This week we are covering Leadership Pipeline, a concept and framework for churches to develop leaders at every level of ministry. Over the course of the week we will share a blog post and a podcast each day. We are also offering a free e-booklet called Developing Your Leadership Pipeline which can be downloaded here. If what you read and hear interests you be sure to register for our upcoming webinar, “Leadership Pipeline: The Role of the Volunteer.” Here is part three.
Leadership pipeline represents both competencies at leadership levels and skills needed to transition from one level of leadership to the next. In most organizations, the pipeline is bent in multiple places. Each of these bends or passages represents a change in organizational position—a different level and complexity of leadership—where a significant mind shift must be made. These turns involve a change in job requirements, which demand new skills, time applications, and work values. The number one spot where leaders wash out is along transition points.
When people become skilled individual contributors who produce good results, especially demonstrating an ability to collaborate with others, then they usually receive additional responsibilities. When they handle these responsibilities well and adhere to the organization’s values, then they often receive promotions to oversee others.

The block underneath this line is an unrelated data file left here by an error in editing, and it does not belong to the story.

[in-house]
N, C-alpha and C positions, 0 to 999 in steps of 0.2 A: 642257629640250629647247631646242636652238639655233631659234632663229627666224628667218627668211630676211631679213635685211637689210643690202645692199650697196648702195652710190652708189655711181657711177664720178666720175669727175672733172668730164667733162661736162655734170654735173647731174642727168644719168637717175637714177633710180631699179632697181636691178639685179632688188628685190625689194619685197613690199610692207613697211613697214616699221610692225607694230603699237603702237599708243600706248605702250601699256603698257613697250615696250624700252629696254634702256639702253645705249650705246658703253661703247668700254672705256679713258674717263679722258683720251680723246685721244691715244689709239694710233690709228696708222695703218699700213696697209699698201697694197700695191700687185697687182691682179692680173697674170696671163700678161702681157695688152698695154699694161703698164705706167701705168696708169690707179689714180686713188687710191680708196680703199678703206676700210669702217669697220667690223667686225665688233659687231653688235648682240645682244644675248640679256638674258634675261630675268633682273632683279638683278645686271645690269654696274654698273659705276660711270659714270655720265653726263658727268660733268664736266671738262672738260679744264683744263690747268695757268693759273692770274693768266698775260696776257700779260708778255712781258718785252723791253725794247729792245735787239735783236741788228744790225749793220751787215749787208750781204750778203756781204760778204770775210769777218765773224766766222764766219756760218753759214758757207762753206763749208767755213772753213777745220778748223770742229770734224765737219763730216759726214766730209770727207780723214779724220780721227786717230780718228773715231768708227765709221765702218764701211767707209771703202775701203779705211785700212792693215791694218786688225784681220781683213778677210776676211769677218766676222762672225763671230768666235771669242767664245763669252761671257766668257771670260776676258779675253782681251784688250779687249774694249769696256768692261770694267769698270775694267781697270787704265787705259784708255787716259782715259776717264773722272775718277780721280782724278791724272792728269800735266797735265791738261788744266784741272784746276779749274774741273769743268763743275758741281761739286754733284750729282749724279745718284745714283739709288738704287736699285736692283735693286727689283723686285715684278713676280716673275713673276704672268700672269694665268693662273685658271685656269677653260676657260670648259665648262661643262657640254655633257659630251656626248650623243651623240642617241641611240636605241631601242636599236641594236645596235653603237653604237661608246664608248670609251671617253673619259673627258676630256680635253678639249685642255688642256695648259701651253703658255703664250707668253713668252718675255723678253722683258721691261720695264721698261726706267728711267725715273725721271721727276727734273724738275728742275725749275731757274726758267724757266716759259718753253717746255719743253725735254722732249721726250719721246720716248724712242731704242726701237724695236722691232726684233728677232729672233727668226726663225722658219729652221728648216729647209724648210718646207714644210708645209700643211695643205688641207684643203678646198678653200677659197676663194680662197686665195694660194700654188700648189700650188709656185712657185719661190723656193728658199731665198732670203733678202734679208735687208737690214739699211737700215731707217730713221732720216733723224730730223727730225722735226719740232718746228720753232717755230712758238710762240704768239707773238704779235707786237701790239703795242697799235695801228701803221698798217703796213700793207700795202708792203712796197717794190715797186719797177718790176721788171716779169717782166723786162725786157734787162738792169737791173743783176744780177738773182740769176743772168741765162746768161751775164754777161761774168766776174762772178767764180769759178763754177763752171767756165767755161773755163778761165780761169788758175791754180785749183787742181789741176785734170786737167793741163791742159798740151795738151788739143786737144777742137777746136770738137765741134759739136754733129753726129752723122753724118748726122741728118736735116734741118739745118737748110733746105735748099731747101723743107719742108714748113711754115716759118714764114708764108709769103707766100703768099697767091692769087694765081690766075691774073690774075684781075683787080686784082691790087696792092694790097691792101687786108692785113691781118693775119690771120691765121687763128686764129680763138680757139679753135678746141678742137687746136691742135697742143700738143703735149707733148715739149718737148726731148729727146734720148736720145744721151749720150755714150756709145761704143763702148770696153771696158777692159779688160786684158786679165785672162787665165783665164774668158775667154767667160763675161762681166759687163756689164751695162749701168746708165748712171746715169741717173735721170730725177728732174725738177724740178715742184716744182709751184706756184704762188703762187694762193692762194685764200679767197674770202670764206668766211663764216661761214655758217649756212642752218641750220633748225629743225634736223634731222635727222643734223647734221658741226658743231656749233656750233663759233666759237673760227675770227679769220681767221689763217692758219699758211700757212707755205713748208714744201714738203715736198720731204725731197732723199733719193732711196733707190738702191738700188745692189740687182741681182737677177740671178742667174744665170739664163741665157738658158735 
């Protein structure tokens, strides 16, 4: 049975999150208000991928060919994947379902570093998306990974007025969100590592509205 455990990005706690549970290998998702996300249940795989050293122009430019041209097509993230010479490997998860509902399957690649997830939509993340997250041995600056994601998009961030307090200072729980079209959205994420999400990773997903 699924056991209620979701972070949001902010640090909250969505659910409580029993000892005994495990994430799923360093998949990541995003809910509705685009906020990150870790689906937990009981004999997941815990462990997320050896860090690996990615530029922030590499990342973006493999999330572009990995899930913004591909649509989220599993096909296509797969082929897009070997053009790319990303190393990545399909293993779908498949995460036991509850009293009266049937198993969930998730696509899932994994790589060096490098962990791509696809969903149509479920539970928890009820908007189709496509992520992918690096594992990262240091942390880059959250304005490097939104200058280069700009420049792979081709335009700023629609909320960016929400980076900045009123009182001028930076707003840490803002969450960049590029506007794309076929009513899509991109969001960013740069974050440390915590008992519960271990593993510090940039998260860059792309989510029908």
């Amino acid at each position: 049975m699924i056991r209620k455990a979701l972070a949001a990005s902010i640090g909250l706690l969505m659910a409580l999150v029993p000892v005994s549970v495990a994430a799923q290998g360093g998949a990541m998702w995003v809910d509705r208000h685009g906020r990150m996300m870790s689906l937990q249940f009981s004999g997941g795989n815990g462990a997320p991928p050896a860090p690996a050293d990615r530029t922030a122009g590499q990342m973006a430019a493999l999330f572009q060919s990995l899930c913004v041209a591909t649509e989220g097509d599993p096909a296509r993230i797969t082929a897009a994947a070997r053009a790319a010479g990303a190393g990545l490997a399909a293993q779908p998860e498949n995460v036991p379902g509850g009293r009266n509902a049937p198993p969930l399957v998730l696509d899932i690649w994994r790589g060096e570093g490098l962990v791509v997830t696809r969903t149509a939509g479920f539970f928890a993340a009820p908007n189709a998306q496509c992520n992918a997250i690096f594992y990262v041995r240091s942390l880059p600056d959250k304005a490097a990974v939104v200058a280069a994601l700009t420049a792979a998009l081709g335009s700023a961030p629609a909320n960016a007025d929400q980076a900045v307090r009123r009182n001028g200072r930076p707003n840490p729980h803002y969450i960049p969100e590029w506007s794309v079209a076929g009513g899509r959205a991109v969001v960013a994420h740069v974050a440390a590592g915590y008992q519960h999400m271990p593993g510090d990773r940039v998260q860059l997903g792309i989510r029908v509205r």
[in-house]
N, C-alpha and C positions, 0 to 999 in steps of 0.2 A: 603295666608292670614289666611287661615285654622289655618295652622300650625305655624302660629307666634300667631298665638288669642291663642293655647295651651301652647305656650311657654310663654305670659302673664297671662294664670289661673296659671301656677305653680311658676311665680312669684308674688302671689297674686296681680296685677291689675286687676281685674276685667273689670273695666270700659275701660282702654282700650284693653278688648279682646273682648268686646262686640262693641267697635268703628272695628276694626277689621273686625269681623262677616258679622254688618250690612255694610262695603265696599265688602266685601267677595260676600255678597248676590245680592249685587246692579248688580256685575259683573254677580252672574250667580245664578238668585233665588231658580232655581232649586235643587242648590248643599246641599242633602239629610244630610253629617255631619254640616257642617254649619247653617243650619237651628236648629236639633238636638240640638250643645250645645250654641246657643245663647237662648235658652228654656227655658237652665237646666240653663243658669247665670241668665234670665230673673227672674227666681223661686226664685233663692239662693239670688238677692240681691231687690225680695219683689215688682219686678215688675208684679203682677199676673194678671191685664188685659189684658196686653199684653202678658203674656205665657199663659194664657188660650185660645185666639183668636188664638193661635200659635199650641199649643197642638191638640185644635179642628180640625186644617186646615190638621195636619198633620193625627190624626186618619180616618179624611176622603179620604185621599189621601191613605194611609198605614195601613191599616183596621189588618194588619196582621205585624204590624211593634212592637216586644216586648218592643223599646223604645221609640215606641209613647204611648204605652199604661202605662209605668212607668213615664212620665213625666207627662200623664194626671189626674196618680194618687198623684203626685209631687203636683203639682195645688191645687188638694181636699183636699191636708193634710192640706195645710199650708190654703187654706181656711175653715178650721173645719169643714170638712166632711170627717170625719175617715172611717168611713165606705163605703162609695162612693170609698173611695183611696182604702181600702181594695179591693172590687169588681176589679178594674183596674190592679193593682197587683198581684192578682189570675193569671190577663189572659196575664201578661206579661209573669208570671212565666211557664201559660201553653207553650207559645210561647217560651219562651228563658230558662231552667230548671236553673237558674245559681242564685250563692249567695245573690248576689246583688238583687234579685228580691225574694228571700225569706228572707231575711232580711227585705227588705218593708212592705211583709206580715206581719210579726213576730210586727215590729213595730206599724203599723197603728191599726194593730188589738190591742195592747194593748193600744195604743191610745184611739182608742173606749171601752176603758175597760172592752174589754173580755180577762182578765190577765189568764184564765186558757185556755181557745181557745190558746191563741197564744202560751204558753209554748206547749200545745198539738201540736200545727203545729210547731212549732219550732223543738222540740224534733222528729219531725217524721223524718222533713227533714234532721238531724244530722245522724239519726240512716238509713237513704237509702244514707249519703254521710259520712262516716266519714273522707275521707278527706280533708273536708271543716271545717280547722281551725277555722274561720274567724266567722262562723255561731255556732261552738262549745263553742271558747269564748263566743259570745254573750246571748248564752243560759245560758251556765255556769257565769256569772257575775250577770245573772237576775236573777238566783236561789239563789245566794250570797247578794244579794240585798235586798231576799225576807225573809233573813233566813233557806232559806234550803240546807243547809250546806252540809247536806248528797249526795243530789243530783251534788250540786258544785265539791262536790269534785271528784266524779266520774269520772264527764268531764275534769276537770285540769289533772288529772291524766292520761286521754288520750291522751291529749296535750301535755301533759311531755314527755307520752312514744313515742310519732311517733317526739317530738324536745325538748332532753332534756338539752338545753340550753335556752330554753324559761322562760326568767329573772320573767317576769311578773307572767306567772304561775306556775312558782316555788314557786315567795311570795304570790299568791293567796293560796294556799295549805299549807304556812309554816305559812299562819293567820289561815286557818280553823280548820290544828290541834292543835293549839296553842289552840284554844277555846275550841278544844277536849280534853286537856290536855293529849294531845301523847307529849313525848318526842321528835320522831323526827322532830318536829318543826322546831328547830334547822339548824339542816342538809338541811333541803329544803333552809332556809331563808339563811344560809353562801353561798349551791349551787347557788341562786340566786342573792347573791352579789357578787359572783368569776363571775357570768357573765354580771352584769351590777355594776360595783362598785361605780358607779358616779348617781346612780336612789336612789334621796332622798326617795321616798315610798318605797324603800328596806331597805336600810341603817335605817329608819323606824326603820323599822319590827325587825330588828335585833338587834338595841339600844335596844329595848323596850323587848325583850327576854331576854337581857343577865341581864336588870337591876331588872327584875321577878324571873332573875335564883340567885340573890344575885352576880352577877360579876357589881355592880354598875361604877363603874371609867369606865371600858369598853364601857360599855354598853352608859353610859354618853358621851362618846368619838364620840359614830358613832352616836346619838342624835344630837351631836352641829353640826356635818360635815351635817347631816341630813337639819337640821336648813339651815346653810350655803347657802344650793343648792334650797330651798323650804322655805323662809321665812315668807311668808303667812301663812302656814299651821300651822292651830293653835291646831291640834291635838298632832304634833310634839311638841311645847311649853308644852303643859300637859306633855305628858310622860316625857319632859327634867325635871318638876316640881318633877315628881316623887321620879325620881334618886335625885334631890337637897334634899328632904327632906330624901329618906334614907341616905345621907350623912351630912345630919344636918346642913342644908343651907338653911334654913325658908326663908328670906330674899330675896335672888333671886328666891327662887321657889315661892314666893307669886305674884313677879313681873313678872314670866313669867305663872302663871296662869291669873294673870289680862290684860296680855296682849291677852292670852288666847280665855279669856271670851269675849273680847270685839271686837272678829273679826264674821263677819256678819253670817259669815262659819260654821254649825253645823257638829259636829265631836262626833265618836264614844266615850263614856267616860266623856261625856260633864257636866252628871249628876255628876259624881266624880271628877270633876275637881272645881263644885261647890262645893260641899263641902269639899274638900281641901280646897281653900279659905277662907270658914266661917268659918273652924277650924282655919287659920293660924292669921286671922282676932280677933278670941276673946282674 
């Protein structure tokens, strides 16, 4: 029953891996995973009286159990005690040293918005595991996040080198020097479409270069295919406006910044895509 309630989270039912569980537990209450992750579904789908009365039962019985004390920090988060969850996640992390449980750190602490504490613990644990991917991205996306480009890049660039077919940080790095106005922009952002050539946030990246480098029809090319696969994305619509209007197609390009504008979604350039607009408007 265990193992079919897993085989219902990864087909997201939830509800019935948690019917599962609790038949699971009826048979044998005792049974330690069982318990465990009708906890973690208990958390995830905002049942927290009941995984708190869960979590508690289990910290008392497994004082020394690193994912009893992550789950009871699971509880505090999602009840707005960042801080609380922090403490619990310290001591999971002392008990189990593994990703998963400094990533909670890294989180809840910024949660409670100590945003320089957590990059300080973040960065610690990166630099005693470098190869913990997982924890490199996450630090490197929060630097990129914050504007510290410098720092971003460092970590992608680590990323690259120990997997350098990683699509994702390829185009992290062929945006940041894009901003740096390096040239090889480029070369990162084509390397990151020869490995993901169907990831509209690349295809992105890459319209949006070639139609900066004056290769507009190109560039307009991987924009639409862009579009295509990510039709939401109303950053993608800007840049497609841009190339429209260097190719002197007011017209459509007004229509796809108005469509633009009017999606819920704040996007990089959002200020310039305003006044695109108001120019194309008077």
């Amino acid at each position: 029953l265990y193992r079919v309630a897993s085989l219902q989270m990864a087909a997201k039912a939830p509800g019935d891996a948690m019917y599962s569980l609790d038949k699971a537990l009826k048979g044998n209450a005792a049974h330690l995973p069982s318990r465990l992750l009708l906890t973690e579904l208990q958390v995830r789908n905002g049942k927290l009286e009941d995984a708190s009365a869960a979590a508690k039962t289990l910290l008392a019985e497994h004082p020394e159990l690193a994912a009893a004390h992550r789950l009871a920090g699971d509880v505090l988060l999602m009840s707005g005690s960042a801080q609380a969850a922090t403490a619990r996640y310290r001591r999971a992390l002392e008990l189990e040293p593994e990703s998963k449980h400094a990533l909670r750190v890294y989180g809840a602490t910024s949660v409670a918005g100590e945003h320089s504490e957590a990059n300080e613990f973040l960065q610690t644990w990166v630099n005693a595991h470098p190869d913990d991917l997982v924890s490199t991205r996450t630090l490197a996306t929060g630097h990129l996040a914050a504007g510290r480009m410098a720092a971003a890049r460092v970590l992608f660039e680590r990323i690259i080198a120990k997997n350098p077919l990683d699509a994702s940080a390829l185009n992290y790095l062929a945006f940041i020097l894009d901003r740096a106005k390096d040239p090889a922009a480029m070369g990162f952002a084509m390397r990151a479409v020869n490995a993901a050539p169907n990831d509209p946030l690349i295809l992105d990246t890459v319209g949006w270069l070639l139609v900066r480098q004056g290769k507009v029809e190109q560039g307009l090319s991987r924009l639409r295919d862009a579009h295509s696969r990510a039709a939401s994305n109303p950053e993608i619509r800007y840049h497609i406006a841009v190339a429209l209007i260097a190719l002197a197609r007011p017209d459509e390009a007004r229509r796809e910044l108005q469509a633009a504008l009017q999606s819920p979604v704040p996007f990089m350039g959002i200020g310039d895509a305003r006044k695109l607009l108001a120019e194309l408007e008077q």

When this promotion happens, an individual is at leadership passage one, moving from contributing as an individual volunteer or employee to leading others. Though this transition might seem easy and natural, people often trip at passage one. The highest-performing people are often reluctant to change and tend to keep doing the activities that made them successful. As a result, many fail to make that sharp turn, from being an individual contributor to leading others. Without a mind shift in behavior, time allocations, work values, and new skills, an individual will fail or flounder.
These leadership passages are lined with core competencies, culture-forming content, and role-based training. We must ensure that everyone knows where we are going and where each individual fits to make the next steps easy, obvious, and strategic.
Communicating next steps is vitally important because most training is like a cruise to nowhere. Yes, these cruises actually exist. You begin with no particular destination and set out to sea. The ship meanders along the water for a few days, without visiting any destination and ultimately you end up right back where you started. Unfortunately, this analogy holds true when it comes to training in many churches. If you are lucky, then you get on board and training exists. You may even choose your training from a buffet or get a categorized menu. But the reality is that no one really knows where the training will take them. There is no itinerary or port of call. You simply go through the motions and end up right back where you started. May it never be in our local churches.
If all this seems complex or maybe like a nebulous concept be sure to register for our free webinar that’s coming up on March 17 – Leadership Pipeline: The Role of the Volunteer. During the webinar Danny Franks, the Connections pastor at The Summit Church in North Carolina will present on what it looks like to start people down the leadership pipeline. It will be practical and clear. My podcast co-host, Barnabas Piper, and I will also field viewer questions with Danny. It will be a great event and you don’t want to miss it.
Read Part 1 Here
Read Part 2 Here